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Nano Nuisance For Palladium Source

High Impurity Levels Could Throw Off Catalyst Efficiency Estimates

by Carmen Drahl
March 19, 2012 | APPEARED IN VOLUME 90, ISSUE 12

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Credit: Organometallics
Nanoparticles from partially decomposed samples of Pd2(dba)3, shown by SEM at different resolutions, could throw off estimates of catalyst efficiency.
09012-notw1-palladiumdecomposed.jpg
Credit: Organometallics
Nanoparticles from partially decomposed samples of Pd2(dba)3, shown by SEM at different resolutions, could throw off estimates of catalyst efficiency.

Chemists who use the popular palladium source tris(dibenzylideneacetone)dipalladium [Pd2(dba)3] right out of the bottle might want to rethink their approach and revisit their data, a Russian team reports (Organometallics, DOI: 10.1021/om201217r). The researchers found that as much as 40% of a given commercially available sample of the palladium complex decomposes to palladium nano­particles in a range of sizes, which could lead to errors in calculations of catalyst performance.

Laboratories worldwide rely on Pd2(dba)3, an easy-to-make, relatively air-stable compound, to make palladium catalysts for reactions as diverse as cross-couplings and carbene carbonylations. Despite the compound’s popularity, its nature in solution hasn’t been fully described. Valentin P. Ananikov and graduate student Sergey S. Zalesskiy, both of the Russian Academy of Sciences, determined what Pd2(dba)3 looks like in solution with a battery of NMR techniques. They learned that the catalyst precursor decomposes to dibenzylideneacetone and Pd nanoparticles. With scanning electron microscopy, the team determined that the nanoparticles come in a range of sizes. With inductively coupled plasma mass spectrometry, they confirmed that the nanoparticles are made of palladium.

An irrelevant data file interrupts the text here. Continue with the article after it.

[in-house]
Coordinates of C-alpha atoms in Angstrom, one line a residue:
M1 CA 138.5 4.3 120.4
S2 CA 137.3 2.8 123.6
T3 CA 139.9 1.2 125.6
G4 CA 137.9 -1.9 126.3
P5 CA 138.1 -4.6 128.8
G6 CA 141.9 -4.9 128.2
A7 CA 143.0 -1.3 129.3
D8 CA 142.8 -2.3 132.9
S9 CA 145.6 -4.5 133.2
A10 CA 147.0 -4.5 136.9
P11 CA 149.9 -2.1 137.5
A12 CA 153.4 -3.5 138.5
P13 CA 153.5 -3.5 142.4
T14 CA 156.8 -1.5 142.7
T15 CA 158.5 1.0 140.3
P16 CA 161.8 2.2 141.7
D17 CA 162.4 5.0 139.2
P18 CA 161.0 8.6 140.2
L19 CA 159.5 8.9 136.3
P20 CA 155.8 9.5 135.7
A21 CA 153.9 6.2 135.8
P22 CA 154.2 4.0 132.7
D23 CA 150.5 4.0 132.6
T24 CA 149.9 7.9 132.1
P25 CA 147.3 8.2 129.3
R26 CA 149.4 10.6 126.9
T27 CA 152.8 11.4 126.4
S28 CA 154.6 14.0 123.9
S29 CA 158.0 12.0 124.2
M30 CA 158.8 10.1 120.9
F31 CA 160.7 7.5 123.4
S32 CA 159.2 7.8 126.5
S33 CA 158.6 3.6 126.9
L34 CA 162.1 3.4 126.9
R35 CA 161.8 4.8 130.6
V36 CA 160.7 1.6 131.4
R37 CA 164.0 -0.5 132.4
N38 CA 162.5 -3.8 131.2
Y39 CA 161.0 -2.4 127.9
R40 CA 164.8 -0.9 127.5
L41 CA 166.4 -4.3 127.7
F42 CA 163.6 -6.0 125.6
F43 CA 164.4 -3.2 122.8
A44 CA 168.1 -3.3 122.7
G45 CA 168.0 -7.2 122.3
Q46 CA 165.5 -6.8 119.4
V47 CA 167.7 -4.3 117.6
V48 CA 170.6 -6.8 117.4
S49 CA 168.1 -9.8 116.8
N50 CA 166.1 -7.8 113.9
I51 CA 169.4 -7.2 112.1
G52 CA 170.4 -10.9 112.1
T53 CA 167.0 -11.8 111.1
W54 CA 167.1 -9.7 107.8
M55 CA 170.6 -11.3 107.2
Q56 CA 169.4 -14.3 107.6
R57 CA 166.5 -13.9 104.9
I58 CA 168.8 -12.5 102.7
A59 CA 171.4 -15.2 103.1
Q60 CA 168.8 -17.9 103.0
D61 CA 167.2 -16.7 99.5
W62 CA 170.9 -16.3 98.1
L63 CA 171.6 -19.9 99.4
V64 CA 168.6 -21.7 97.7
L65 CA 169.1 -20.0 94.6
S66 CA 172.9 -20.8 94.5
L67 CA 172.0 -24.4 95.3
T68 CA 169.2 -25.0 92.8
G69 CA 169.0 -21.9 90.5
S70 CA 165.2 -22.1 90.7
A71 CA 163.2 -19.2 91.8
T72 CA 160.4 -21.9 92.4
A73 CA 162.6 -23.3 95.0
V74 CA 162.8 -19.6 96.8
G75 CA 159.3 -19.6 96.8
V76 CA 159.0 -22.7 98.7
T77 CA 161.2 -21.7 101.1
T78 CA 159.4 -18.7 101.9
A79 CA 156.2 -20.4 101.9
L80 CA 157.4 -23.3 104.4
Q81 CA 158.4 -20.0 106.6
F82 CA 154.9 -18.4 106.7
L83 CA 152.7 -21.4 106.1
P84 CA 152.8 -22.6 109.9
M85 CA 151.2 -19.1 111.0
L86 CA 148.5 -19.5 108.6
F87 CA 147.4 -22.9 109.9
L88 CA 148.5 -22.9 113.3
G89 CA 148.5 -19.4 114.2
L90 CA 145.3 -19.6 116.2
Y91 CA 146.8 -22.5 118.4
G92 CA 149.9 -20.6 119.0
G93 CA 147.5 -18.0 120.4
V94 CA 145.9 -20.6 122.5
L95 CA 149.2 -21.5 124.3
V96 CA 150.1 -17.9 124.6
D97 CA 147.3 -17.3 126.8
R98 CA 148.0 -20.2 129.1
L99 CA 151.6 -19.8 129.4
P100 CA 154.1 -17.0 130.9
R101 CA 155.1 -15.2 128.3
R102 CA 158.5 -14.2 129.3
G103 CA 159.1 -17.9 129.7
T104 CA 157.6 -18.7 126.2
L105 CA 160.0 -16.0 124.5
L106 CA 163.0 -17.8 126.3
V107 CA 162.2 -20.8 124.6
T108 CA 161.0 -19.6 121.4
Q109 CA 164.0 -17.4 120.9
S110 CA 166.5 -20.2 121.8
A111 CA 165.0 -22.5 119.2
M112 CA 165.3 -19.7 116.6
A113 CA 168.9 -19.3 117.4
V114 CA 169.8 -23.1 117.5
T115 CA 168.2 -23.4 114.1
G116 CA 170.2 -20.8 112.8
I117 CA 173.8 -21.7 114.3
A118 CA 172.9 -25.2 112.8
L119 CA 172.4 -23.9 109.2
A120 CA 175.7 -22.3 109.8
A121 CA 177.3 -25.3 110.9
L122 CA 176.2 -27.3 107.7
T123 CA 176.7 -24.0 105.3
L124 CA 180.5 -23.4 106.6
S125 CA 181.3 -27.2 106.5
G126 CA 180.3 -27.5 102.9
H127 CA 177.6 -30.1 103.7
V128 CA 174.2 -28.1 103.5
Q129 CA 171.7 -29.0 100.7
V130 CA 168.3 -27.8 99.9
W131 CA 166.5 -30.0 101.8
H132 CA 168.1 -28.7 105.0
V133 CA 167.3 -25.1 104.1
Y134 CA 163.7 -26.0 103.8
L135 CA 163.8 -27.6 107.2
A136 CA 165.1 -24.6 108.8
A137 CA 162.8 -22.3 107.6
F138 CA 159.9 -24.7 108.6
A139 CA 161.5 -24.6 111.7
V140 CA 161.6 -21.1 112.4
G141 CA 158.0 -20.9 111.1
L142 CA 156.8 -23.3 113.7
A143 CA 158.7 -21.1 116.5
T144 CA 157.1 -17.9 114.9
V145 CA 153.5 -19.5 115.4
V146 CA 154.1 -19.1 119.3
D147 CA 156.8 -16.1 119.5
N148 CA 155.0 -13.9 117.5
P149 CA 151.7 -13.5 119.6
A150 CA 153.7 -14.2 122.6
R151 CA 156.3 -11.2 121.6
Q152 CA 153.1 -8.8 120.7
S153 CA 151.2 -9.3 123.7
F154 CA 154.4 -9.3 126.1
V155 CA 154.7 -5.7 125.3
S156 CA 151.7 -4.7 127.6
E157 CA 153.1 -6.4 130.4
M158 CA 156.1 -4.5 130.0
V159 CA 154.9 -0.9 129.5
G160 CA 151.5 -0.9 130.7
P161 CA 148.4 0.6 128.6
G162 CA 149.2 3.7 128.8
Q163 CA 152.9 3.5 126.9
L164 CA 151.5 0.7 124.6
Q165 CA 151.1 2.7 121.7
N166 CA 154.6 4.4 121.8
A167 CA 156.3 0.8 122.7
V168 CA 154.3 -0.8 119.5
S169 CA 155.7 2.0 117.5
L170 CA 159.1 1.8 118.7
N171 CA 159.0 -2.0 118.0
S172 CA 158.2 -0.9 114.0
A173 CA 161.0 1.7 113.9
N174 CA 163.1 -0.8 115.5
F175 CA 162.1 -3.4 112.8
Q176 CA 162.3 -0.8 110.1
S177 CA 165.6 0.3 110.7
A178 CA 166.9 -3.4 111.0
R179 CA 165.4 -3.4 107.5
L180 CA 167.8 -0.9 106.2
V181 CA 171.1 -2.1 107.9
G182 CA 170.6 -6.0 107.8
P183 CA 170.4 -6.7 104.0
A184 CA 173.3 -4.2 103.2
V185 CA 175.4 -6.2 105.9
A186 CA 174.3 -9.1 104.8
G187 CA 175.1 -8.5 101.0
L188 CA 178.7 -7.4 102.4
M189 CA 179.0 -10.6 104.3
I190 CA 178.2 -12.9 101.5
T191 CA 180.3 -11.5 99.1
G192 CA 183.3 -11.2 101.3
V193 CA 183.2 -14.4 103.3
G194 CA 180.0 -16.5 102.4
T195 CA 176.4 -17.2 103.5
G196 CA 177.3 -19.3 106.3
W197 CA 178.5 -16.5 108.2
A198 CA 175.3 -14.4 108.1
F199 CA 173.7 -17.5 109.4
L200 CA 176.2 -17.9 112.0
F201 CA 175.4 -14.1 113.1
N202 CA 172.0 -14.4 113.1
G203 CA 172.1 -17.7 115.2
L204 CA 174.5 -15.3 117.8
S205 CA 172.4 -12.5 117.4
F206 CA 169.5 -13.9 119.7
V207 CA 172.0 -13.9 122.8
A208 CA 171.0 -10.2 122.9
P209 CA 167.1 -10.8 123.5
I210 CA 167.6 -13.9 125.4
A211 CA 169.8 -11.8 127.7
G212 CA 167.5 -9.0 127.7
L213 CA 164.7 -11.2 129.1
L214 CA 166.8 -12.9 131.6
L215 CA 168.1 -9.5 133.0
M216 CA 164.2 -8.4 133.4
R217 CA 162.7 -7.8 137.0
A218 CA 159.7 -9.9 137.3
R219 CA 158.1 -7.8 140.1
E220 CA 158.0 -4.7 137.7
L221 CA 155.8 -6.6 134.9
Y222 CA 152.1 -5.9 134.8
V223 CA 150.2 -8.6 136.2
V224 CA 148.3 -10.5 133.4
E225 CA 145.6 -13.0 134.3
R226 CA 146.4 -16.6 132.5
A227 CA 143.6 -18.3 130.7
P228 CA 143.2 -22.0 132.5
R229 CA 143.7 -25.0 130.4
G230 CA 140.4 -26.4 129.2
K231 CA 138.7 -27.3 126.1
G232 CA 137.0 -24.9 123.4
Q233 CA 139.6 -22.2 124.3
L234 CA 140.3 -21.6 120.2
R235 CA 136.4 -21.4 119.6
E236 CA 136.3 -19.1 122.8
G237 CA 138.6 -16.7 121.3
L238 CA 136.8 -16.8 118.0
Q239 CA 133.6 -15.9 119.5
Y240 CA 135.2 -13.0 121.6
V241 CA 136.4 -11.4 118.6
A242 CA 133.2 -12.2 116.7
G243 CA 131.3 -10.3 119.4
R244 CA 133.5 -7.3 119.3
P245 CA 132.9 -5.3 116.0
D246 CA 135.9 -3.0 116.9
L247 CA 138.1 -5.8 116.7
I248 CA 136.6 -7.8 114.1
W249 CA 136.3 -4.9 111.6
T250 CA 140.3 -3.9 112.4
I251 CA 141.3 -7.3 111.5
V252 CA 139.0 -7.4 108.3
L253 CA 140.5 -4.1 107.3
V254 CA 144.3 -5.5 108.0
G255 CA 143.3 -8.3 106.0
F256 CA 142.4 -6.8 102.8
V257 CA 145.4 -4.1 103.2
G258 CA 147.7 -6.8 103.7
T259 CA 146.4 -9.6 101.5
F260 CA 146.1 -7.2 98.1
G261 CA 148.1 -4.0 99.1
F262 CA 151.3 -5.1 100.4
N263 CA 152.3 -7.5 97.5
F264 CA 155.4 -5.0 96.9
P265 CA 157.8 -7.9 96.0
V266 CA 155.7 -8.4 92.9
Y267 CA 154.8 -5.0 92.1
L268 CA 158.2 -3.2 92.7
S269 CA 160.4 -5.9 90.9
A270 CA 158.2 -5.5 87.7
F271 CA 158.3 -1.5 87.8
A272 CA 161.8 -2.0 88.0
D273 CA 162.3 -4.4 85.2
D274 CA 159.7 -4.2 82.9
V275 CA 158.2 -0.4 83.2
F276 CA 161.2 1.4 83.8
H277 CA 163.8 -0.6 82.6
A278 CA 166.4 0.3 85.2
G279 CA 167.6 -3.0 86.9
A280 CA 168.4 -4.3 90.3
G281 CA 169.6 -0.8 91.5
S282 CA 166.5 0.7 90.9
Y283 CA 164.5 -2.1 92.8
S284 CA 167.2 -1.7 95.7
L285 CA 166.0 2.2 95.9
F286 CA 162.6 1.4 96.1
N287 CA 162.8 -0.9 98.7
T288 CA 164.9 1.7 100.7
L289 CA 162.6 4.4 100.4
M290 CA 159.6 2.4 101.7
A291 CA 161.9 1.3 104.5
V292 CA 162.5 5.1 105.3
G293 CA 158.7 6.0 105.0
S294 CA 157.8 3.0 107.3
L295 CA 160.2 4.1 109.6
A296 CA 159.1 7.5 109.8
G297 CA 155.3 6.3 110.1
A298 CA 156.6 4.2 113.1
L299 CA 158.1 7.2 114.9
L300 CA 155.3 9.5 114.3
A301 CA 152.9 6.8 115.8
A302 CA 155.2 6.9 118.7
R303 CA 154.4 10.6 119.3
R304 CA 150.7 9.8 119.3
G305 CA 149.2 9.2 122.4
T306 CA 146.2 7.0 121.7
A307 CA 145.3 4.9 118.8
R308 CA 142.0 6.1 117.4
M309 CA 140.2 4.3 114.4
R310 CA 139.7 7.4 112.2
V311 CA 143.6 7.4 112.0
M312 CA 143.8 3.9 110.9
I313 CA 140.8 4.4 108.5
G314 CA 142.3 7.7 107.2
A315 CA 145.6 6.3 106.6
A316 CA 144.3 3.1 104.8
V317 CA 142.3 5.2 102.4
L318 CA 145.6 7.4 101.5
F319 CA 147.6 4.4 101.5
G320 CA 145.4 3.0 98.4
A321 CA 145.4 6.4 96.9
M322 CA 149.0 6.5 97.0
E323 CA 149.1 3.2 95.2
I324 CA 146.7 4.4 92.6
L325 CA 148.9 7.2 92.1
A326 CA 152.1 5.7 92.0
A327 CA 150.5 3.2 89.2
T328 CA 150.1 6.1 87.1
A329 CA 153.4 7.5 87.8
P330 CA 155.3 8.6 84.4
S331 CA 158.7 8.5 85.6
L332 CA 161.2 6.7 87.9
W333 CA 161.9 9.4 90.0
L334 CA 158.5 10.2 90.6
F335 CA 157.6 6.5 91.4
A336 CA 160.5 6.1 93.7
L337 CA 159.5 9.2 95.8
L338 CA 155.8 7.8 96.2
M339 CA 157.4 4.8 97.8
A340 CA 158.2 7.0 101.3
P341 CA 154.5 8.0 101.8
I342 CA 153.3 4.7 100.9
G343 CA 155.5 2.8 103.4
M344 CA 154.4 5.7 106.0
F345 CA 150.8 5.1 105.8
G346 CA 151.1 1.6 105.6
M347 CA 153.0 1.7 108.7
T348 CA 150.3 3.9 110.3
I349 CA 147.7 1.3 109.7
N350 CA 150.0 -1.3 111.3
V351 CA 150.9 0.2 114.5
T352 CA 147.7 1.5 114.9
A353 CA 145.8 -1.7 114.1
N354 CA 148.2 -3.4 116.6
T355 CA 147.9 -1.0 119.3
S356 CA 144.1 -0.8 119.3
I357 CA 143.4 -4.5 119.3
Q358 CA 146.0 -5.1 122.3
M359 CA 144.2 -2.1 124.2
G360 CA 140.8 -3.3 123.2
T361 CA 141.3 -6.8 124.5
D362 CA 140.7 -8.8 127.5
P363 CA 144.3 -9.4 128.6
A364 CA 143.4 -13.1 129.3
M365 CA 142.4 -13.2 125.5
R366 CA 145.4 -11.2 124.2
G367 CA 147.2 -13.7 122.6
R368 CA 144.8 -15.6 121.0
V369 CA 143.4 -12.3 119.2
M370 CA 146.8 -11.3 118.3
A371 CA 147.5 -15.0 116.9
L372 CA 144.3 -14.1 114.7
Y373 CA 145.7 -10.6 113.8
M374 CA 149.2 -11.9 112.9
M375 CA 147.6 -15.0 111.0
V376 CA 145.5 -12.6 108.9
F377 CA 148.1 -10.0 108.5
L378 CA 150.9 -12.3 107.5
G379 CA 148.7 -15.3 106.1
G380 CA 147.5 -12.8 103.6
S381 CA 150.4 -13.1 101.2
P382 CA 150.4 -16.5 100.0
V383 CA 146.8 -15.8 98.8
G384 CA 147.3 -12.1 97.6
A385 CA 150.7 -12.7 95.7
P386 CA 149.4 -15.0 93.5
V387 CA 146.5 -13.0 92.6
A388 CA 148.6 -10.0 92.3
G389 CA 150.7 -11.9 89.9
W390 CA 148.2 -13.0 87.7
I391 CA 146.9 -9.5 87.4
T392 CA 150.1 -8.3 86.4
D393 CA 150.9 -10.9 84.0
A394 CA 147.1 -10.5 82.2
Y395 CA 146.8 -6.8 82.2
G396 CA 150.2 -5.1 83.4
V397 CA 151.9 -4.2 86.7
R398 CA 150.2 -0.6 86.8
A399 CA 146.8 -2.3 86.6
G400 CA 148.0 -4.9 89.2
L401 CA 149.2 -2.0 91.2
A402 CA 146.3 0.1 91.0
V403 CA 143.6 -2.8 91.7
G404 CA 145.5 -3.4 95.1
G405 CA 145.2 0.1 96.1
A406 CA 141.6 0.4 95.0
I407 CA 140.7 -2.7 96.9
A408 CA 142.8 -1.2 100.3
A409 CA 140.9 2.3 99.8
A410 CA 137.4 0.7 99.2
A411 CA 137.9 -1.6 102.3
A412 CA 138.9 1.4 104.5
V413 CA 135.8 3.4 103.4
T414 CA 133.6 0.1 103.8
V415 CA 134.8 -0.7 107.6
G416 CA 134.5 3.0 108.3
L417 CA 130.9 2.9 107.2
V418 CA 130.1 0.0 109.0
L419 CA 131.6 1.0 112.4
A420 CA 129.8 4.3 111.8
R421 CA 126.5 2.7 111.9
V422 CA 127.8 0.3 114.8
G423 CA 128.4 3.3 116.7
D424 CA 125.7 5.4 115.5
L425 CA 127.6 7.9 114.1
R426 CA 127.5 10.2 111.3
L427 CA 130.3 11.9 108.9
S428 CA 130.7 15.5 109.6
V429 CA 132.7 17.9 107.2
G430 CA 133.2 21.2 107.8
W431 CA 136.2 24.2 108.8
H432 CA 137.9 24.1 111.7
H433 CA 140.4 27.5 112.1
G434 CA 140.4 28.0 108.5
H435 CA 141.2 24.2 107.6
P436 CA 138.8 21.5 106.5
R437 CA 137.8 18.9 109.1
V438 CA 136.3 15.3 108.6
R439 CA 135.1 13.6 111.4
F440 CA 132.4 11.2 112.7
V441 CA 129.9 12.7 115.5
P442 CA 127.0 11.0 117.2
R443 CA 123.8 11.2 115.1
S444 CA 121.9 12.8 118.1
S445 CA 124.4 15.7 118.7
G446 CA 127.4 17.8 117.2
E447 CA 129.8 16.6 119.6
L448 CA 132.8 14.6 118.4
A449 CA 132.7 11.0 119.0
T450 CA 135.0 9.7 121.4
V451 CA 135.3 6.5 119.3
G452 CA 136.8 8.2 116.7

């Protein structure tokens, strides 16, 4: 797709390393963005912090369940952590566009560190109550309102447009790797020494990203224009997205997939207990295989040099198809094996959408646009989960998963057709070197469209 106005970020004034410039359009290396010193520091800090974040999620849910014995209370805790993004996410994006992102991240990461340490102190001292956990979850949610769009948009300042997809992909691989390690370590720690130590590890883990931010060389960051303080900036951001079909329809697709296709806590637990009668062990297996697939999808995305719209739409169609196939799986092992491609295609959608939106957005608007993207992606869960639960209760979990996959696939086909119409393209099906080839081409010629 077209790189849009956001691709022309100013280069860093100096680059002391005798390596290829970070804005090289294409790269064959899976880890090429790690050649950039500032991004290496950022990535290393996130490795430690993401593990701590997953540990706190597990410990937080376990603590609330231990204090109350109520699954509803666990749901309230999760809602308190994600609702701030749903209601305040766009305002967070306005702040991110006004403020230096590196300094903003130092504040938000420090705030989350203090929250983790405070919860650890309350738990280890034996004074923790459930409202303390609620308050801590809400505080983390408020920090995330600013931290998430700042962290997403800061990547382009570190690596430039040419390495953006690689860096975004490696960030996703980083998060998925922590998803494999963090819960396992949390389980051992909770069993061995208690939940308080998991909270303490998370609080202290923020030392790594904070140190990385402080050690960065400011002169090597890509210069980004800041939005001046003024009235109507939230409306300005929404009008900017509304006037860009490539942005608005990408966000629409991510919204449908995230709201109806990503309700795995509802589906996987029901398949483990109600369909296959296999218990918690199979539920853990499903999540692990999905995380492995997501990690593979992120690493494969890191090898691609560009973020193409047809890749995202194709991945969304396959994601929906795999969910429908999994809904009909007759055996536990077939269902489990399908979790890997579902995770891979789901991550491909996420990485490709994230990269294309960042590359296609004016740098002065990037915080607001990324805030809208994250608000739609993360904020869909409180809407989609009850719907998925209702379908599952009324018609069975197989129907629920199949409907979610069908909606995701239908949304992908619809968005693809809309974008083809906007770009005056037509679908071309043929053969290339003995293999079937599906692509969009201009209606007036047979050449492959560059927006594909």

The problem with generating nanoparticles is that they, too, can act as catalysts. Catalyst impurities often drive chemistry of their own. But each of the various nanoparticles is likely to have different properties from the desired palladium catalyst, so the sheer complexity could wreak havoc on estimations of turnover number, catalyst loading, and other important parameters, Ananikov explains. It is possible that some of the many studies in which Pd2(dba)3 was used “as is” contain mistakes and should be corrected, he adds.

He and Zalesskiy also report their own route for preparing Pd2(dba)3 at high purity and identify NMR signals to watch so chemists can check the reagent’s purity right before using it. If Pd2(dba)3 is pure at that point, then it is reasonable to assume Pd2(dba)3 is acting as a homogeneous palladium source, Ananikov says. However, he adds, “partially decomposed Pd2(dba)3 is a much more complicated catalyst precursor.”

“The fact that commercial Pd2(dba)3 contains nanoparticle impurities is not totally surprising” because other groups have observed signs of this decomposition, says Antonio M. Echavarren, an organometallic chemist at Spain’s Institute of Chemical Research of Catalonia. “What is really remarkable is the fact that certain samples could contain up to 40% palladium nanoparticles,” he says. “The use of starting complexes of low purity could have a significant effect on the initial rates and reproducibility of catalytic reactions.”

“The variable quality of Pd2(dba)3 is known, but it is surprising that it varies so much,” agrees MIT organometallic chemist Stephen L. Buchwald, who describes the work as “interesting and very well done.

“However, things like turnover numbers are most important in process and manufacturing venues,” Buchwald adds. “I would expect in these situations that a very high level of quality control, including ascertaining reagent purity, is already carried out.”

“I myself have long worked with Pd2(dba)3 and often observed irreproducible reactivity,” says Vladimir Gevorgyan, who develops palladium-catalyzed reactions at the University of Illinois, Chicago. “From now on, I will make sure that my group members analyze Pd2(dba)3 prior to use.”

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